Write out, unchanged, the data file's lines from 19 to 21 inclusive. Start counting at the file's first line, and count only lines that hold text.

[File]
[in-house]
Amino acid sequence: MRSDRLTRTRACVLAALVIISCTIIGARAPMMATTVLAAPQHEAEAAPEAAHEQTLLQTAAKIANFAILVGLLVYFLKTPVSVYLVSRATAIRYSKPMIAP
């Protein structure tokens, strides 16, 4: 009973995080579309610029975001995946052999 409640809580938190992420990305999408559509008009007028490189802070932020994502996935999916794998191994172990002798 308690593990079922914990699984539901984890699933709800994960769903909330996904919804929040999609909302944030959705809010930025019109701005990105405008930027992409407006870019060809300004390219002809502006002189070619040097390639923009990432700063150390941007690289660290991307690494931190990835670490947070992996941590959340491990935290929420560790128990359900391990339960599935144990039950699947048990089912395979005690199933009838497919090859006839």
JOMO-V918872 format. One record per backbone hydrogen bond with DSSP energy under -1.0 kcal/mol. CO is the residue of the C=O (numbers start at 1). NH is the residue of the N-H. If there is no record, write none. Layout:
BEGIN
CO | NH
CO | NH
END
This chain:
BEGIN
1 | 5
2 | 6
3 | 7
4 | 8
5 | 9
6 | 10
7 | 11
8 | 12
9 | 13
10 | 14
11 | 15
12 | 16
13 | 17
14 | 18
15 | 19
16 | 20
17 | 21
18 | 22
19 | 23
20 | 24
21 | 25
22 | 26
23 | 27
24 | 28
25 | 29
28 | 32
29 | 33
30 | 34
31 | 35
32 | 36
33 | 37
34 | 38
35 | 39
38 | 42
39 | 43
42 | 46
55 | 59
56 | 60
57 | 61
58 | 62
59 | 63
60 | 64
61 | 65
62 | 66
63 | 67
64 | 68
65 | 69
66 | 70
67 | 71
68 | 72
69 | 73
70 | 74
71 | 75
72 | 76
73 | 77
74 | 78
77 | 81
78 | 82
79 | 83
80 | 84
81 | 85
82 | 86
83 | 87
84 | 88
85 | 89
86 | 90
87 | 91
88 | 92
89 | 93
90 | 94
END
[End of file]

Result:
9 | 13
10 | 14
11 | 15